Reviews – November 2014

Bad Daddies Negative Fun Singles Club 2014 7″ (Negative Fun)
Singles clubs are almost always a better idea in theory than practice – for as tantalizing it is to get that one beloved band’s exclusive 7″, you’ve gotta wade through a bunch of other records you never wanted, and that’s operating under the assumption they all eventually arrive. Negative Fun is undergoing such a task, for whom I do not know, but recruiting Bad Daddies is never a bad idea, no matter what the task at hand. “This Ain’t Right” shows a clear progression of chops from their earliest 7″, directly ripping Germs’ “We Must Bleed” with three other words in its place. Three more pissed-off, feedback-squelching tunes are on the b-side, replete with gloriously awful guitar work on “Teenage Hell”, some between-song nonsense and a channeled mix of Necros and The Reatards with more brattiness than a busload of spoiled children. Not sure if you have to sign up for the club to get this one, but it’s a solid winner!

Black Rain Dark Pool LP (Blackest Ever Black)
More dark electronics from the Blackety Blax camp! You know, it must be peculiar to find out that a genre you kind of created and helped establish to little fanfare ended up becoming really popular some fifteen-plus years later. Might as well give it another go around at that point, which is what Stuart Argabright is doing with Dark Pool, his first proper album under the Black Rain alias in nearly twenty years. It opens and closes with the spoken word of Keluar’s Alison Lewis, connecting Black Rain to a younger generation of synth-pop provocateurs while still remaining firmly in a world predating The Matrix (but nevertheless thick with the frightening promise of the Internet and mass brain control). Dark Pool focuses on mood over movement, with thick, spacious tracks that pulsate and flicker with a pessimistic sci-fi worldview. It’s much like Vatican Shadow, only with decades of prior experience handling synthesizers and spared of the conceptualized military manifesto, and I can only hope the Black Rain continues to pour.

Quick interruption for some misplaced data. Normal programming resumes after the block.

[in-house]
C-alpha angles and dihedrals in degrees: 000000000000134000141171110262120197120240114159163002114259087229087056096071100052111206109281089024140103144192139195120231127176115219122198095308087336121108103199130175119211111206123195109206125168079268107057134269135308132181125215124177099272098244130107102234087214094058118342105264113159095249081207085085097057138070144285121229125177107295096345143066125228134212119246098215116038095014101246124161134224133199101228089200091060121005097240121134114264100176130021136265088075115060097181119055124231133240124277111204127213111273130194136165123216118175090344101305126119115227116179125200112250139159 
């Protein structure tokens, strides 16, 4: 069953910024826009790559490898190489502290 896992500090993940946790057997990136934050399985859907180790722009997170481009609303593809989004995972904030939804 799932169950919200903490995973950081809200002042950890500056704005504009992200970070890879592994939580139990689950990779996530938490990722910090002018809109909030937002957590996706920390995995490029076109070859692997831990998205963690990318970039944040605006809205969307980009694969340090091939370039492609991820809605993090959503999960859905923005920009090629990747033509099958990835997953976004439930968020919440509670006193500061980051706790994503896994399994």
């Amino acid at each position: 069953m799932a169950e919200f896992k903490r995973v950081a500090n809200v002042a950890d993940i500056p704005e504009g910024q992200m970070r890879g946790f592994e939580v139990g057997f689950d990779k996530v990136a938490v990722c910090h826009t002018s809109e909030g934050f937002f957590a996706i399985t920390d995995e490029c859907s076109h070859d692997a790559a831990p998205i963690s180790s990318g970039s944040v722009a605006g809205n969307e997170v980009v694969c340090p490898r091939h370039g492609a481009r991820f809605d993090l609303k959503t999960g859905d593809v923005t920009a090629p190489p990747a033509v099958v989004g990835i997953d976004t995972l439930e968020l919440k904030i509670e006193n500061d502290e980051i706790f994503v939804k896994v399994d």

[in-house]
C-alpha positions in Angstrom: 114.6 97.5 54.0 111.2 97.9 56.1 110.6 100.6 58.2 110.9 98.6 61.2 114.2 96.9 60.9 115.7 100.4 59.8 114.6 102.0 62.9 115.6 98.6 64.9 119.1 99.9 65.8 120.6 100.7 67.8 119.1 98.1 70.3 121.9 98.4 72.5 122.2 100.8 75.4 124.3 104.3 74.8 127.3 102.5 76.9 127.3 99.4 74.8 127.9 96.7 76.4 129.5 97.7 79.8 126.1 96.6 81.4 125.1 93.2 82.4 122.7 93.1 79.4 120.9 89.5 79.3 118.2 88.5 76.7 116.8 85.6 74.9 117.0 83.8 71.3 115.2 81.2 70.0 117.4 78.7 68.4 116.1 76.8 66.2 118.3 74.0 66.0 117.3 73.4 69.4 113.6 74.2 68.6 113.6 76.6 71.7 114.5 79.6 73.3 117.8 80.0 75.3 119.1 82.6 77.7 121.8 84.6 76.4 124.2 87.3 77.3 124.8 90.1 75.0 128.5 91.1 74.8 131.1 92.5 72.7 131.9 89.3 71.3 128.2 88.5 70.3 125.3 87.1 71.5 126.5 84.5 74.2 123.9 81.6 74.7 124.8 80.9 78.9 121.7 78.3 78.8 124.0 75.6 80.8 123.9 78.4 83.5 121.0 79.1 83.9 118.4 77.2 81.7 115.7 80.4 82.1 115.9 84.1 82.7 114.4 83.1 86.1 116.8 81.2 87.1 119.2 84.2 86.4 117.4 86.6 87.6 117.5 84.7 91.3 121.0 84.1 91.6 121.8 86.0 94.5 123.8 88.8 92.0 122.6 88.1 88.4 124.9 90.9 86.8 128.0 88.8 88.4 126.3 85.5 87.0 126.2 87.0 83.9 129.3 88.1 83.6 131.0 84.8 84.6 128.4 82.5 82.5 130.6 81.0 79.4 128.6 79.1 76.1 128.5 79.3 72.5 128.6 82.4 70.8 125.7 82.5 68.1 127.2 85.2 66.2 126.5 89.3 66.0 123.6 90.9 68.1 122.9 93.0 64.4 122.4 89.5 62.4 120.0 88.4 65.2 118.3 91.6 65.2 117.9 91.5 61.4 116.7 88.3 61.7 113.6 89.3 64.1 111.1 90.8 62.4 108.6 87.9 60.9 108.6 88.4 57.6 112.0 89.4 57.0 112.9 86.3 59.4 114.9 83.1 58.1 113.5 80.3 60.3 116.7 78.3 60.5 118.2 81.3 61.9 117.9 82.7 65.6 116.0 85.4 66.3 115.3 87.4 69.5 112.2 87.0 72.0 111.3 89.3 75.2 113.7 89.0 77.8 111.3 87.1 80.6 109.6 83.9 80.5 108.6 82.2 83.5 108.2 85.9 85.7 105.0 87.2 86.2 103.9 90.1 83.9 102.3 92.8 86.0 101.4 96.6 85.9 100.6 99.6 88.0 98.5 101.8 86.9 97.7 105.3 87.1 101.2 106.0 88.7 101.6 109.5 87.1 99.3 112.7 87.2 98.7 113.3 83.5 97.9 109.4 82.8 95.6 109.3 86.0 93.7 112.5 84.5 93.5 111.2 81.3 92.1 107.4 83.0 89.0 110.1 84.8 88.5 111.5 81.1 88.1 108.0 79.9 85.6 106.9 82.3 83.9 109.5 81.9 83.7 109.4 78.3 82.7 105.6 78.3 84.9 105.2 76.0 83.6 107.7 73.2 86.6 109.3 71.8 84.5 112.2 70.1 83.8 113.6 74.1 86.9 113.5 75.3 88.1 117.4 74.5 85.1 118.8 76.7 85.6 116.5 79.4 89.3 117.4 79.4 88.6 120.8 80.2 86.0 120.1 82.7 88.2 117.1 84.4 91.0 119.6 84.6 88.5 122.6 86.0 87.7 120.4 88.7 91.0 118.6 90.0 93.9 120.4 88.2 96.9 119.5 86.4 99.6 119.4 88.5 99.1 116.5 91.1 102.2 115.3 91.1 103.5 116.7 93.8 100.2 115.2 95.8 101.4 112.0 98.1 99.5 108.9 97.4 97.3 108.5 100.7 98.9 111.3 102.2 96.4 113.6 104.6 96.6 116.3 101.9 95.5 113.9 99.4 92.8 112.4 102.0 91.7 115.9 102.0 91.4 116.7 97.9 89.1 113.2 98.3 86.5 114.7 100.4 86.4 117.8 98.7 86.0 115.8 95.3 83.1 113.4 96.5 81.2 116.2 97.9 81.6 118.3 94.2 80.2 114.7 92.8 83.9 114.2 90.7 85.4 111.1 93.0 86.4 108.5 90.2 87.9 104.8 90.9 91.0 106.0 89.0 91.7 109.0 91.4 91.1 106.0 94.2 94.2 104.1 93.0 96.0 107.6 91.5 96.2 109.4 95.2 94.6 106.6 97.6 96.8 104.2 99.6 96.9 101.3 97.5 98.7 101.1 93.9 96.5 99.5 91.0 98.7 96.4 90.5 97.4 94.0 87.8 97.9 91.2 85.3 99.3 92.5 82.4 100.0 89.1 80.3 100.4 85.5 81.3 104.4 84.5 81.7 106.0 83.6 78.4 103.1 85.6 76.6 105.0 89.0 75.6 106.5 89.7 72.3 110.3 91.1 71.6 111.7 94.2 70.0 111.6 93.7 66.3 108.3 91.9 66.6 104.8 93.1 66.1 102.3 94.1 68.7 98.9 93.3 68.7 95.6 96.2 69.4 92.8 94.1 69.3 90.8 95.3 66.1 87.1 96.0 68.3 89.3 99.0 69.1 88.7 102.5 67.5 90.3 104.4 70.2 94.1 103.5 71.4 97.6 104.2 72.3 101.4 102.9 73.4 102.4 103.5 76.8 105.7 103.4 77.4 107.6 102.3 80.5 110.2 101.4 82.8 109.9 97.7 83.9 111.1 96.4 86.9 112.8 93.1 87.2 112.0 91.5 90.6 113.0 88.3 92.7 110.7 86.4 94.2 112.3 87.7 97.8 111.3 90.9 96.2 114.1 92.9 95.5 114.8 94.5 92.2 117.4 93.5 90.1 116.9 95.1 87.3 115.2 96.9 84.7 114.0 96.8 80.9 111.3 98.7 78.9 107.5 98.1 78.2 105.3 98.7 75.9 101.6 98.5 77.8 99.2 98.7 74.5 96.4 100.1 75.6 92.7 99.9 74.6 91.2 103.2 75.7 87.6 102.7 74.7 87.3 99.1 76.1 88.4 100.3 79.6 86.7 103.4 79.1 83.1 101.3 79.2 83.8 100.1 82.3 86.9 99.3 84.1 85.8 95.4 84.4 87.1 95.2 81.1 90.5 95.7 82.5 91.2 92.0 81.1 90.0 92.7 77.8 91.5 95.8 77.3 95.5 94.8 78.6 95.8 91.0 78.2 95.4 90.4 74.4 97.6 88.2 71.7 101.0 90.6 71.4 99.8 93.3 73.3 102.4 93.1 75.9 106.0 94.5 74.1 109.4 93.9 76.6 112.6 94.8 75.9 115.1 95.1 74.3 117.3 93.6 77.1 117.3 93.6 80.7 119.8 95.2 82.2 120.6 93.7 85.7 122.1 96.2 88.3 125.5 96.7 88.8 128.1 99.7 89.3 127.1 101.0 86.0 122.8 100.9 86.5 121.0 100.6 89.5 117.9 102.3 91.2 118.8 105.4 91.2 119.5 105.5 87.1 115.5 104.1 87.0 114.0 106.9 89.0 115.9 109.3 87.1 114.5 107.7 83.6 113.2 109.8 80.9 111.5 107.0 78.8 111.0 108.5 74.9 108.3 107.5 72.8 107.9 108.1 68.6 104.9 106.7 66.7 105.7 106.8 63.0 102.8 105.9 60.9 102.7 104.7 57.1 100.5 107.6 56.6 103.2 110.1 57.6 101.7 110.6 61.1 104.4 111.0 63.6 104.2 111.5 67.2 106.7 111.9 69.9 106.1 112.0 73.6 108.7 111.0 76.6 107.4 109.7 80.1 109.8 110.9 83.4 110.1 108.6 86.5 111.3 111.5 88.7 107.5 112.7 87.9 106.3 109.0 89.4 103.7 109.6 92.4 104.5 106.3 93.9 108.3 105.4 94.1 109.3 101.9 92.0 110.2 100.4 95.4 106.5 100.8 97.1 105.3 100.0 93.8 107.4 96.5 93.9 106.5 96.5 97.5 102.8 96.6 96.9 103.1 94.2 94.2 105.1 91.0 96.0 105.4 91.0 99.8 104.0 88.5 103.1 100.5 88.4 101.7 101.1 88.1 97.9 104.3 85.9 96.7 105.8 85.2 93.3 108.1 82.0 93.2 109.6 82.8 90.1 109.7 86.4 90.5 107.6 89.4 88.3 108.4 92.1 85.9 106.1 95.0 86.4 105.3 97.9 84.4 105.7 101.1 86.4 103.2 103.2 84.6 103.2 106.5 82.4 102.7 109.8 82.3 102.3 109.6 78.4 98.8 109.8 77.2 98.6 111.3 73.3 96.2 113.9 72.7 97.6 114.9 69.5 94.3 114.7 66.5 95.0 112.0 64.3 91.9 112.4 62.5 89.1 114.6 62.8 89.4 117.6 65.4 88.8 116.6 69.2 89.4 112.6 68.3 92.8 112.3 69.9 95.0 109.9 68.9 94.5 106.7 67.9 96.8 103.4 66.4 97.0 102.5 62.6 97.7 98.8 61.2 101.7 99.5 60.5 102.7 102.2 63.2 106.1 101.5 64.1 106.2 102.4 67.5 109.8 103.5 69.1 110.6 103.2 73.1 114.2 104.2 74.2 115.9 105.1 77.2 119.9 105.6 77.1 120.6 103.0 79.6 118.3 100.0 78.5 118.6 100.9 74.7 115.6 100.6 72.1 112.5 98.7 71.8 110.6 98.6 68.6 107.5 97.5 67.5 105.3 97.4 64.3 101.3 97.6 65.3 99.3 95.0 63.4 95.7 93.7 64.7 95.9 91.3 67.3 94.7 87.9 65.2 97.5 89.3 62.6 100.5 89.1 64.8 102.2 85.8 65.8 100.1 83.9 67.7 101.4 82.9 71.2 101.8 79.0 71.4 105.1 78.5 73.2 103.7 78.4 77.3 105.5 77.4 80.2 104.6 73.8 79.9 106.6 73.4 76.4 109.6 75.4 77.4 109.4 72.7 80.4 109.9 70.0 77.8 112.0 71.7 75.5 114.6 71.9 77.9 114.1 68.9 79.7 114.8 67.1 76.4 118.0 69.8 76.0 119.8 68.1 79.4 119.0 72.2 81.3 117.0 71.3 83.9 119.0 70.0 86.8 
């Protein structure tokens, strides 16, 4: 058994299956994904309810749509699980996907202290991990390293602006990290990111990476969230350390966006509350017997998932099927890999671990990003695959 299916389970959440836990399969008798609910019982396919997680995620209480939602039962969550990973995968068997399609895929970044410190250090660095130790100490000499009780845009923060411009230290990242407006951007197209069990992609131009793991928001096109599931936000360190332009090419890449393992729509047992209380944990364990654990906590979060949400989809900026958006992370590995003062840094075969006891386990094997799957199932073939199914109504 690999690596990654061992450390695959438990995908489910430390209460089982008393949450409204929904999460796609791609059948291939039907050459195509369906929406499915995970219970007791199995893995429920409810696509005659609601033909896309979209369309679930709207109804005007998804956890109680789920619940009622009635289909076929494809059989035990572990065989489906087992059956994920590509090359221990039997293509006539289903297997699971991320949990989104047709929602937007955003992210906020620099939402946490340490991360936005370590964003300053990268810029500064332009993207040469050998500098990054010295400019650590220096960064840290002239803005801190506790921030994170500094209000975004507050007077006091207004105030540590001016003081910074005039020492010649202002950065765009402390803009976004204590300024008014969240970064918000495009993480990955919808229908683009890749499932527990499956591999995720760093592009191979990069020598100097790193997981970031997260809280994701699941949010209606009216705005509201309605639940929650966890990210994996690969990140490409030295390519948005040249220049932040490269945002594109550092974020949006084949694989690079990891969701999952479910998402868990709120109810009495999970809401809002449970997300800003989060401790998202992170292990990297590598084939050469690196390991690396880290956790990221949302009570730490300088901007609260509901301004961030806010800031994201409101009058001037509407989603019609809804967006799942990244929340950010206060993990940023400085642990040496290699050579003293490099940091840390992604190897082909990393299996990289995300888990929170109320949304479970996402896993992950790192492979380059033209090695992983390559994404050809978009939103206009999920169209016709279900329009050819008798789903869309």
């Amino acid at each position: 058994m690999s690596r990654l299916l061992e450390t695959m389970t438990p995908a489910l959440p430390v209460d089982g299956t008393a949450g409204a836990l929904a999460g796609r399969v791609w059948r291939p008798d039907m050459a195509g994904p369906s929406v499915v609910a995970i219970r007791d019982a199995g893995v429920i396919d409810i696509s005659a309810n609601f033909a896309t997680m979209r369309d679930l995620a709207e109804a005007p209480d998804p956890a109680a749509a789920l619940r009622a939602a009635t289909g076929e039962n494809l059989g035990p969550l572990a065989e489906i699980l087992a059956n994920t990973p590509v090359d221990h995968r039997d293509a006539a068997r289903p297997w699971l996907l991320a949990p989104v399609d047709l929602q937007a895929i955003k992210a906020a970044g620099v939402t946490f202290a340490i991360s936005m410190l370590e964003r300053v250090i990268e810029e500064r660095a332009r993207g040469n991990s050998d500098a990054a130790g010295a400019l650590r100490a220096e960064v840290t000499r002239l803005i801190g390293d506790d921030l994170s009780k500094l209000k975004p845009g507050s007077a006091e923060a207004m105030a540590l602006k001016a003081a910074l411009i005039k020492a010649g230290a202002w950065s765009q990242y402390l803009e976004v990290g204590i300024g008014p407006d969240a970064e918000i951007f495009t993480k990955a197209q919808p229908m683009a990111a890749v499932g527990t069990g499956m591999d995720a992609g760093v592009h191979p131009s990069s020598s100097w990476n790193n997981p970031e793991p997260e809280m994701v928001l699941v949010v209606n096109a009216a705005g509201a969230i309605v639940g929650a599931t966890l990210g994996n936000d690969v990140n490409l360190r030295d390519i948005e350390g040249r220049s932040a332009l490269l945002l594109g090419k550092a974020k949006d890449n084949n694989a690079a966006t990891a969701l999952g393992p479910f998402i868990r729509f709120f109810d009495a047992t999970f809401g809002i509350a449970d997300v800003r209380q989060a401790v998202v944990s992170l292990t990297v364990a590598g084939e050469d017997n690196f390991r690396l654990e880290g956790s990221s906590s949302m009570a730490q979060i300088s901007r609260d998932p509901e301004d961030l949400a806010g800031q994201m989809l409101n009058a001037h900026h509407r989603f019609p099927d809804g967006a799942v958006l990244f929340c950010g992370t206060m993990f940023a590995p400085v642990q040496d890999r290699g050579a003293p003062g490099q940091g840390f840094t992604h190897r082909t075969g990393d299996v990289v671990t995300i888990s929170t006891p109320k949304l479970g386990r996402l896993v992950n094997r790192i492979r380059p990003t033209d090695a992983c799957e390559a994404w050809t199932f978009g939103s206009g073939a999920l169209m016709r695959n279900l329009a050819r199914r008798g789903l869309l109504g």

Brain Tumors / Pisswalker split 7″ (Lagerville)
In a world of bands undeservedly releasing 7″ EPs, here’s a split that seems almost unfair in its brevity. Sure, I was expecting some decent generic hardcore from a band called Brain Tumors, but they are just so delightfully frantic, but also melodic, but also totally garbled noise – it’s like United Mutation jamming some of the more intricate Neos songs, with one guy who kinda wishes he was in a pop-punk band, and the guy from Bone Awl (He Who Sniffs Tombstone Dust or whatever) recording the whole thing. Okay, maybe it’s not quite that good, but still Brain Tumors come across like the unstable cousin of Ivy, and that’s more than enough for me. Pisswalker are cool too, but the less notable band – they play a simplistic form of anthemic one-two one-two hardcore-punk, the sort of style destined for a white-ink-on-black-canvas patch on someone’s buttflap, where a street-punk chorus can be paired with a blast-beat intro and it makes perfectly crusty sense. Not far from Vaaska or five minutes spent with any Short, Fast & Loud!-sponsored compilation. Now where can I get some more Brain Tumors, besides the consumption of lead paint?

Bremen Second Launch 2xLP (Blackest Ever Black)
Brainbombs have an interesting history of side-projects, from the instrumental Stooges-pounding of No Balls to the straight-forward minimal-techno of Dryer and a variety in between (and we can’t forget Totalitär either). The most recent to pop up is Bremen, the work of two Brainbombs members. Whereas Brainbombs make you squirm in your seat due to their utterly vile and horrifying lyrical subject matter, Bremen cause discomfort in a different way: through the seemingly endless monotony of their space-rock drone. At times I’m reminded of Darkside if they misplaced all their studio tricks, just the musicianship of Moon Duo, but after one and a half sides, Second Launch drifts so deep into space it’s almost as if nothing is happening at all, like a soundcheck for one of Harmonia’s underwhelming reunion gigs. I honestly didn’t think I could make it all the way through in one shot – Second Launch is so boring that I nearly tapped out multiple times through, but by the time I was flipping the second record onto its second side, I had psyched myself up for the challenge, thinking “this is what it must be like to race in the Tour de France”. In the end, I didn’t mind it actually, and I appreciate Bremen’s intense focus for no good reason, but it’s gonna be a while before I gear up for launch once more.